It’s an all-too-familiar scenario for A-League fans and football-loving neutrals.
There are three rounds left and not much to play for.
Perth Glory has the premiership in the bag after an outstanding season, Melbourne Victory and Sydney FC are jostling for second place – with the former striking a surely decisive blow at the SCG on Saturday night – and fourth through to six are simply looking to keep the Newcastle Jets at bay.
This website has been flooded with articles about promotion and relegation but not even a relegation battle would salvage much interest in the Central Coast Mariners’ campaign, such is the distance between them and the Brisbane Roar.
It also speaks volumes for the failure of equalisation that every year we seem to see such a disparity between the best and the rest – even if the teams which comprise ‘the best’ is subject to some change.
It was similar last campaign, when Sydney ran away with the premiership while Wellington Phoenix and the Mariners lagged behind.
While they are not the purist’s favourite method of deciding the best team, it is for this reason that we do need to be thankful for the finals.
In a competition which so often proves stale and predictable once the first nine rounds are done and dusted, the finals are a beacon of excitement.
The chance for a surprise upset with meaningful consequences, for a champion to rise from nowhere, and for some of the best drama.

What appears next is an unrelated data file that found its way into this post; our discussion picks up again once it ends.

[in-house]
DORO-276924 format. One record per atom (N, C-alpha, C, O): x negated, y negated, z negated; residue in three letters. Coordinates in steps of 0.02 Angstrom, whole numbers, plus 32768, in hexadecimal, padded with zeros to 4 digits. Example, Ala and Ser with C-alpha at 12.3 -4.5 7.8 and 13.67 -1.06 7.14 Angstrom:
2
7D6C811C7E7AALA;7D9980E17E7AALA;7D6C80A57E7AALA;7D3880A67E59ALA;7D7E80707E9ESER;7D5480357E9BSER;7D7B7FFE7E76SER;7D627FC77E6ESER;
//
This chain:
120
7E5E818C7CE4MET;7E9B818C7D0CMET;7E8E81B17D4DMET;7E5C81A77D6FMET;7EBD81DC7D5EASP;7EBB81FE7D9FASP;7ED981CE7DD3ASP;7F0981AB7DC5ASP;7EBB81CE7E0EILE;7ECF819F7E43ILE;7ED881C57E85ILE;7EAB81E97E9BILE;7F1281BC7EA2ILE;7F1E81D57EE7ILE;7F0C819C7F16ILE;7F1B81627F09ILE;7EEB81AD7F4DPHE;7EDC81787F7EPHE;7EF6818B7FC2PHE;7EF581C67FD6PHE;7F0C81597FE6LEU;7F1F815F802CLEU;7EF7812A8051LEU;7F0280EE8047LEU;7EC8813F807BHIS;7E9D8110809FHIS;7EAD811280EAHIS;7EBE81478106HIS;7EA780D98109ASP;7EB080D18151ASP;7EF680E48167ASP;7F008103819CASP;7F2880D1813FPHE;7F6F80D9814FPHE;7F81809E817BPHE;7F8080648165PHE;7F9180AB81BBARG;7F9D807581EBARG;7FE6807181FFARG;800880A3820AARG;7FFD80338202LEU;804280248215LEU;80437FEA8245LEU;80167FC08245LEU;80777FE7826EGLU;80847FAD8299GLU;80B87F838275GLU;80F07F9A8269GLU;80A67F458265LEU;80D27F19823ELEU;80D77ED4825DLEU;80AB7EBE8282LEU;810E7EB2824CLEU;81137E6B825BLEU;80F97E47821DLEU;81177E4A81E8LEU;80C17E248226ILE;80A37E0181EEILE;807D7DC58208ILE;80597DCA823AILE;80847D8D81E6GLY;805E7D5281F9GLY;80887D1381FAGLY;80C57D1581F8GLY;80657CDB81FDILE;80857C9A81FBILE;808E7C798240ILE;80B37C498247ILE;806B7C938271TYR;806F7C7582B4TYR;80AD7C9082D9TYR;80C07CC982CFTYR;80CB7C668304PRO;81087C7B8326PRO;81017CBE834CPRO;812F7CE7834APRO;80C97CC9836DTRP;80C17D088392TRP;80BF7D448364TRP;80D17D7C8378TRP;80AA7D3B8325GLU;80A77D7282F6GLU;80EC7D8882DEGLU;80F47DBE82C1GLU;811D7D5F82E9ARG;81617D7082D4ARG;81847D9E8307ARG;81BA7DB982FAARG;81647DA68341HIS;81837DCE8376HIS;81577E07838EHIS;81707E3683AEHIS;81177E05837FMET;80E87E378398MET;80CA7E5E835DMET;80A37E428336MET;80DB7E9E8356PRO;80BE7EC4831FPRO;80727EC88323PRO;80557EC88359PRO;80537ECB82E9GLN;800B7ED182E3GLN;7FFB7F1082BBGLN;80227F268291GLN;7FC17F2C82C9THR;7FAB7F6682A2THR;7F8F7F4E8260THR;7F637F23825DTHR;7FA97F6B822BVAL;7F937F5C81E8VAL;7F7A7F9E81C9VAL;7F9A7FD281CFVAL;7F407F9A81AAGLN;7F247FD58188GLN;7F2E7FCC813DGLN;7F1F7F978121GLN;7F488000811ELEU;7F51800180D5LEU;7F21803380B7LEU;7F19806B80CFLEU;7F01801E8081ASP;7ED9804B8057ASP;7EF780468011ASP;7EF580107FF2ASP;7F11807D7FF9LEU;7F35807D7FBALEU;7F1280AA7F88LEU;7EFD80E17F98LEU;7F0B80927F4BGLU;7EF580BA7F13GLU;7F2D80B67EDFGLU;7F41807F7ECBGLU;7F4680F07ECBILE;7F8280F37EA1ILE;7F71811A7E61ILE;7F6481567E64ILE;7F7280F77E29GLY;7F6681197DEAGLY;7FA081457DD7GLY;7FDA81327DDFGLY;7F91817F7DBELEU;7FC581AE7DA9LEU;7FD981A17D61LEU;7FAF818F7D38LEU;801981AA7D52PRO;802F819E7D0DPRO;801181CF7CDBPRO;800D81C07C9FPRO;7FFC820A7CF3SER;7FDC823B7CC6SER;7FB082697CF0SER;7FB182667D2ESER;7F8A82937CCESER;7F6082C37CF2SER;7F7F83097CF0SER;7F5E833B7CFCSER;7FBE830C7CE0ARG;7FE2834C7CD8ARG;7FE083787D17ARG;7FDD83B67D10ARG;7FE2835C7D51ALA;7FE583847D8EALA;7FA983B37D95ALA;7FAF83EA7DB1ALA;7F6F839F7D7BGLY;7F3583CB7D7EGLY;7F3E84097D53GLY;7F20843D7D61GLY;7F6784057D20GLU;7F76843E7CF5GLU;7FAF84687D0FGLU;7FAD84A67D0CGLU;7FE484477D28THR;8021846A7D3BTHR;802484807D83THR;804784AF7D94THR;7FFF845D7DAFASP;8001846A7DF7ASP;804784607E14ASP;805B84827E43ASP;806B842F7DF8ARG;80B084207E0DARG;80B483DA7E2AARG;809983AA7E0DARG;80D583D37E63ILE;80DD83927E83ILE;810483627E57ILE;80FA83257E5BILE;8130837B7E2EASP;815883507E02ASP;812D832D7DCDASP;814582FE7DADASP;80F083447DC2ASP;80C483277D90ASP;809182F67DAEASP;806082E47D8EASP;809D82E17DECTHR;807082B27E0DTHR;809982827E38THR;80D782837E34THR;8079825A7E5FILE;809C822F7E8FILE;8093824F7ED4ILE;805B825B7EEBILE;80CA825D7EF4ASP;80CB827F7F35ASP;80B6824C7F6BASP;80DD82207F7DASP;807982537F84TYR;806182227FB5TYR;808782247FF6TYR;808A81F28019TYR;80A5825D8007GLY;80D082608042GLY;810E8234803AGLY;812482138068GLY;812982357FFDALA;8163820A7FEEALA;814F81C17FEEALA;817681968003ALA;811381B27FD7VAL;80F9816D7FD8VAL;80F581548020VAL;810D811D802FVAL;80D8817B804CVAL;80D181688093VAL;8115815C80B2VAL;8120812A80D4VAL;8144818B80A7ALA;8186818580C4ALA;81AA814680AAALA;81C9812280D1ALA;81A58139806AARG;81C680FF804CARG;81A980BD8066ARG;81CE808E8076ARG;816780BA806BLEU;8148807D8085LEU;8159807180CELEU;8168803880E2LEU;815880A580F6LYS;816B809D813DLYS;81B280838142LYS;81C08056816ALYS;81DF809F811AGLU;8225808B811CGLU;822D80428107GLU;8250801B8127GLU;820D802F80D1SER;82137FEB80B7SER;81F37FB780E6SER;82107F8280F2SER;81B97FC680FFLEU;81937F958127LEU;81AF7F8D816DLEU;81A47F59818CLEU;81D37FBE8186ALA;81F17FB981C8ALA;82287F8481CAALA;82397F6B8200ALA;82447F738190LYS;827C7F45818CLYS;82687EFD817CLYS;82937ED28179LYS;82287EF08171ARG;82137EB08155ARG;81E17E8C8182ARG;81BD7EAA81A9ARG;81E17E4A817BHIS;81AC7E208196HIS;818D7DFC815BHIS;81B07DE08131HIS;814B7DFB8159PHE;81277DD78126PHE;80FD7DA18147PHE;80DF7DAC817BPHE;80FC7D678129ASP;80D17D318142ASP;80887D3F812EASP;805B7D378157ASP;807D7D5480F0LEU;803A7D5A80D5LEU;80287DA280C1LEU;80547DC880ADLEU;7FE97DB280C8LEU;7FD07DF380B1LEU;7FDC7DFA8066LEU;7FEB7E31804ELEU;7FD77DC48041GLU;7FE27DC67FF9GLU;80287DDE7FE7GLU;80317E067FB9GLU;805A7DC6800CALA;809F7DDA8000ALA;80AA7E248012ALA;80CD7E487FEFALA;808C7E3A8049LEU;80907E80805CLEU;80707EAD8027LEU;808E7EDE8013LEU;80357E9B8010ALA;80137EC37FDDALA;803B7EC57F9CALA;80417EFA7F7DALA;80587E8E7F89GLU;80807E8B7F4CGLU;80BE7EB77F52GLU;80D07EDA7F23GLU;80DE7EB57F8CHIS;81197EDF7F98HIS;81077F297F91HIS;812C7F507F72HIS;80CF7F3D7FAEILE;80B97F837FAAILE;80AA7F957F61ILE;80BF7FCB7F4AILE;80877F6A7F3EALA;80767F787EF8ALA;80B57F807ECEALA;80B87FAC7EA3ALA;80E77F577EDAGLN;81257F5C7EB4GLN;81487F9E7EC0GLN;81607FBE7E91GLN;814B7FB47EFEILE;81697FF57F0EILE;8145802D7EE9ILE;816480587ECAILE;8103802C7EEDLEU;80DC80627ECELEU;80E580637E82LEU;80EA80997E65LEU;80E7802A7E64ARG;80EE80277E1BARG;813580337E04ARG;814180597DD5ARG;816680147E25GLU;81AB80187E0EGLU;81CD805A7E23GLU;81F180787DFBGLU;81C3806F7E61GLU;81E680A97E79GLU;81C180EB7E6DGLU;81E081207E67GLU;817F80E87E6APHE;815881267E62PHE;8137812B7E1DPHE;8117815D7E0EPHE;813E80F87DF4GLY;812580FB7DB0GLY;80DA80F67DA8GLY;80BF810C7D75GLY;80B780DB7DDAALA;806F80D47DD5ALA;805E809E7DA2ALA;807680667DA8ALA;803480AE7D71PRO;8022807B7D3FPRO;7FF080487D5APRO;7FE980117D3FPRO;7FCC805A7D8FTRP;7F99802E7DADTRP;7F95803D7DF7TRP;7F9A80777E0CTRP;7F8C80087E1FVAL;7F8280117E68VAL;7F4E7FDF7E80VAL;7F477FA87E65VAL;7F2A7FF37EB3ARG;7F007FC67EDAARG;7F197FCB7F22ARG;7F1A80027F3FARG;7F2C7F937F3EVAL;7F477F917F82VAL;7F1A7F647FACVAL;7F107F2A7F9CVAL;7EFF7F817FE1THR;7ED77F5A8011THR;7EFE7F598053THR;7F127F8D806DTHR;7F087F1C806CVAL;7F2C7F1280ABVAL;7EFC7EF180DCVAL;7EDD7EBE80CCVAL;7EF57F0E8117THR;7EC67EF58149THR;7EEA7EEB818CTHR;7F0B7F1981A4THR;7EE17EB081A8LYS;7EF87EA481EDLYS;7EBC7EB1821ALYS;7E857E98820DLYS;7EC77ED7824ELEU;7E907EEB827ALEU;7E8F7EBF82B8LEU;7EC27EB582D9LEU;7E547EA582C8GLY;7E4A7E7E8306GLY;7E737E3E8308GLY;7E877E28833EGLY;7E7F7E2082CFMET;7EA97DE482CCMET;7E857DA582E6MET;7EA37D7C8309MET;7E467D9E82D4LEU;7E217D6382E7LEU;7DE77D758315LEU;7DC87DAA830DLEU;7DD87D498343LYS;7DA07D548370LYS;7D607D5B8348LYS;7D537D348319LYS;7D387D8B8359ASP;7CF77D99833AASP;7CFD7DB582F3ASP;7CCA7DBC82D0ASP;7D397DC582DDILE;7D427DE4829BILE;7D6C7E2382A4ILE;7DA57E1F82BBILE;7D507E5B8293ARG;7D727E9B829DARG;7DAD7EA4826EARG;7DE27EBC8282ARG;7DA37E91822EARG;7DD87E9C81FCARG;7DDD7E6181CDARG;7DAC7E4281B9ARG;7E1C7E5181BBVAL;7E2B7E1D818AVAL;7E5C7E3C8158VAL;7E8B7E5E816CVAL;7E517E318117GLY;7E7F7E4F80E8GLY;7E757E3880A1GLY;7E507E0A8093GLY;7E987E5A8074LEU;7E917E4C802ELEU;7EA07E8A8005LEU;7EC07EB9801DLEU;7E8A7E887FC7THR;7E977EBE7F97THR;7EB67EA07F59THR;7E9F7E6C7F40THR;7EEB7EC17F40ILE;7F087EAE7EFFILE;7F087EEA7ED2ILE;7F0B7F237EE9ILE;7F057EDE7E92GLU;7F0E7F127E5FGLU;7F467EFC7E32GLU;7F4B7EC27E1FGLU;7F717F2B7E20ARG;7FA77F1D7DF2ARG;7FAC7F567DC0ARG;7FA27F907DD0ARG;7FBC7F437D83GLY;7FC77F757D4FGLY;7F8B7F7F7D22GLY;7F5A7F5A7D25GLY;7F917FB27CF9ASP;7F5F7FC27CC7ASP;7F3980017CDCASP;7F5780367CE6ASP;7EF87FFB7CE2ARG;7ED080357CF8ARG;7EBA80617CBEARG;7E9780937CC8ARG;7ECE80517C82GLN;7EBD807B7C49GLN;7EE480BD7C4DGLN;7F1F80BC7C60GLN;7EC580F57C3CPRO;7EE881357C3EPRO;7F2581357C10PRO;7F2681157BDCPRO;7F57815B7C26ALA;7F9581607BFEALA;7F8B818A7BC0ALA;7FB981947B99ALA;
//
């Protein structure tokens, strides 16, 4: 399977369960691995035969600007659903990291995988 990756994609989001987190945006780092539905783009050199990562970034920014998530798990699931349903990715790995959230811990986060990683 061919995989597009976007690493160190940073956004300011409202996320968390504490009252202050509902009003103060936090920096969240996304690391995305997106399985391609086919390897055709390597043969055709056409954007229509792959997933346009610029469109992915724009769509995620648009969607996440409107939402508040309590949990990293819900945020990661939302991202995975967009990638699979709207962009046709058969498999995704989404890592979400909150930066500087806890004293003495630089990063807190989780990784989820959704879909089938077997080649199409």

On paper, Perth looks far and away the most likely champions.
Tony Popovic’s side has been far and away the strongest team and the best performers, but a loss and two draws from their last four games shows that even a team which that lost two games all season has no room for complacency come May.
Now, Popovic must toe the line between pushing his players back into winning form and nurturing their fitness levels to ensure the likes of Chris Ikonomidis, Diego Castro and Andy Keogh are fit and healthy.
Of course, the Glory will be hoping their match against Sydney FC is not moved to the SCG.
Not that Melbourne Victory could escape that fate.
Whether or not the disastrous surface was to blame for Terry Antonis’ knee injury, the surface was not fit for a fixture, and Kevin Muscat absolutely nailed his assessment of the whole situation in his post-match press conference.
My Sunday league team plays on a better surface than what two of the best teams in the country were forced to play on at the weekend.
The loss of Antonis will be heavily felt by a Victory side that has consistently struggled with injuries. But, despite the weekend’s result, Muscat still has a winning formula in a squad that includes the mercurial talents of Keisuke Honda and Ola Toivonen.
Victory’s Big Blue conquerers are the other side with the potential to spoil Perth’s dreams.
It has not always clicked for Steve Corica in his first year in charge, but there remains the remnants of a championship winning team within his impressive collection of players.
Wellington looks the most likely to cause an upset out of the remaining three teams.
Mark Rudan has done a sensational job in his maiden A-League campaign as a head coach and he has serious title-winning credentials as a player.
Adelaide United and Melbourne City seem to be merely making up the numbers, but both can present a credible threat in any given game.
We still have three more rounds to go before the sweet release of finals gives us some much-needed compelling matches and stories to follow.
It is a terrible thing to be wishing away three weeks of football, but with no compelling narrative to end the season it is hard to deny that the lead up to the playoffs feels like a drag.
Here’s hoping the finals series can provide a crescendo and finish worthy of the great game.